When your children decide to try out for any type of team or group, it is an exciting and scary time. The possibilities of future opportunities are prevalent on everyone's mind. But if you have a child that doesn't make the desired team, it can be a difficult task to help your child move past the depression, the frustration and the blow to his self-confidence.

I grew up in a small town and was actively involved with the high school cheer and volleyball teams. Halfway through my high school career, my family moved and I began attending a new school. I chose to try out for the cheer squad and was cut. I was able to handle the disappointment well because I knew I had volleyball to fall back on.

However, I was also cut from the volleyball team. For years, I had worked hard to be a better player, and I felt as if I had nothing to show for it. I was also worried that I would never find my place in this new high school, and my self-confidence took a large hit.

Luckily, I had parents who were there to help me through. They helped me realize that being cut from both teams wasn't the end of the world, and new opportunities were waiting for me. Here are four ways parents can help their child handle disappointment after tryouts.

1. Listen to your child

I will never forget when I came home after being cut from the volleyball team. I sat and cried. I sat down at the kitchen table with my mom, and she listened to me express why I was disappointed and frustrated with myself. When your child receives disappointing news, he needs to know someone is there for him. Children need reassurance that you love them, and you are proud of them, no matter what activities they participate in.

2. Let your child experience failure

We hate to see our children fail. It breaks our heart to see them discouraged and upset. However, learning to cope with failure and discouragement is one of the greatest lessons they can learn. Your children will not always be handed everything on a silver platter. By experiencing a little failure, they will know what it means to move on, push themselves and make themselves a little better.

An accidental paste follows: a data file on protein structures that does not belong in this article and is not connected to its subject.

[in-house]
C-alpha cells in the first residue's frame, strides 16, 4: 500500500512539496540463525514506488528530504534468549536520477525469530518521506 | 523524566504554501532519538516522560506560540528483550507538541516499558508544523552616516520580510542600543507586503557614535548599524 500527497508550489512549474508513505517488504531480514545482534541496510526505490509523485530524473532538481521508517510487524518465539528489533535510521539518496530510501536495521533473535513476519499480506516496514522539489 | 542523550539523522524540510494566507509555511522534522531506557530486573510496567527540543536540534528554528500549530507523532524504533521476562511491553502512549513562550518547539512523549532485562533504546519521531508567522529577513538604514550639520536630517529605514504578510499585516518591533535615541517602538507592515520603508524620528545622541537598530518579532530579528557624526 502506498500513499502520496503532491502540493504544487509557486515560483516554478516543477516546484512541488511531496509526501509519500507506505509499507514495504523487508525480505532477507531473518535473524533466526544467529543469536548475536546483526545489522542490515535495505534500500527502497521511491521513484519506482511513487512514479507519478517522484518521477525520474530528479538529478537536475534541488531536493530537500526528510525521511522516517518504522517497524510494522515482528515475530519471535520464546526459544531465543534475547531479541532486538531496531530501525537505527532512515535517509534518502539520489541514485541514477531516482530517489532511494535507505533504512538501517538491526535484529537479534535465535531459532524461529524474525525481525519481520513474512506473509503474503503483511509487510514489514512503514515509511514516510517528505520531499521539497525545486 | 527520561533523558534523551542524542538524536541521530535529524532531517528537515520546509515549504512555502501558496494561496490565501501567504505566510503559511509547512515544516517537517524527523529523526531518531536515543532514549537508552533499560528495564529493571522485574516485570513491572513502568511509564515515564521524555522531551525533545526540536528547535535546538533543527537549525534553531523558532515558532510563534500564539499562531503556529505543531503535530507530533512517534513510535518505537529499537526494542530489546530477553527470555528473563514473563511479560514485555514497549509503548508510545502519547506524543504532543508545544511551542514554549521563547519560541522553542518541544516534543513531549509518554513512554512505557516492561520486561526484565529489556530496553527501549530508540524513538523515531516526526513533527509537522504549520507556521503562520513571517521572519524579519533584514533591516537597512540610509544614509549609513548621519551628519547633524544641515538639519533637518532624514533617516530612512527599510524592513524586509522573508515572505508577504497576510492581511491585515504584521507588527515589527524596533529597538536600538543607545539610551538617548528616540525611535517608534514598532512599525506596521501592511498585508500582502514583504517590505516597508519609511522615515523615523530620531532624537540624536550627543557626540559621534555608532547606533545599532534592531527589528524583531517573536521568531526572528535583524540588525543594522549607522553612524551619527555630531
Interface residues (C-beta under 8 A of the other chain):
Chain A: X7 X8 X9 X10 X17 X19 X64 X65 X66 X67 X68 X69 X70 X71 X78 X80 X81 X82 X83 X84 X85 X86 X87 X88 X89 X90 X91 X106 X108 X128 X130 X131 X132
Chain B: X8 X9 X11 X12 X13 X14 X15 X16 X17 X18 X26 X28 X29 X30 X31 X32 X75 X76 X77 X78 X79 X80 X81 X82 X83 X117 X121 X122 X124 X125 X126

Also, if your child was cut from the team and you don't agree with the decision, do not confront the coach. This will only make the coach less impressed with you and your child. Show good sportsmanship and accept the coach's decision. Don't try to make it more awkward and embarrassing for your child.

3. Keep your child involved

If your child is cut from an activity that is their love and passion, don't let it be the end. Find city leagues or private teachers for your child to improve himself. Find ways to make the activity fun for your child by attending games and performances. You can keep that love for an activity alive, even if your child is disappointed by the outcome of tryouts.

4. Let time heal the wounds

Being cut from a team, especially one you have worked at, can be a hard blow. It can be embarrassing and can ignite a multitude of emotions. Don't try to make your child move on in just one night. If the activity meant a lot to her, she will need some time to accept herself, find something new and move on. Let her cry. Give her hugs and a few days of healing before you bring up a sensitive subject.

Even though failure is difficult, it will prepare your child for life. As a parent, you can help your child overcome this difficult and challenging time in his life.

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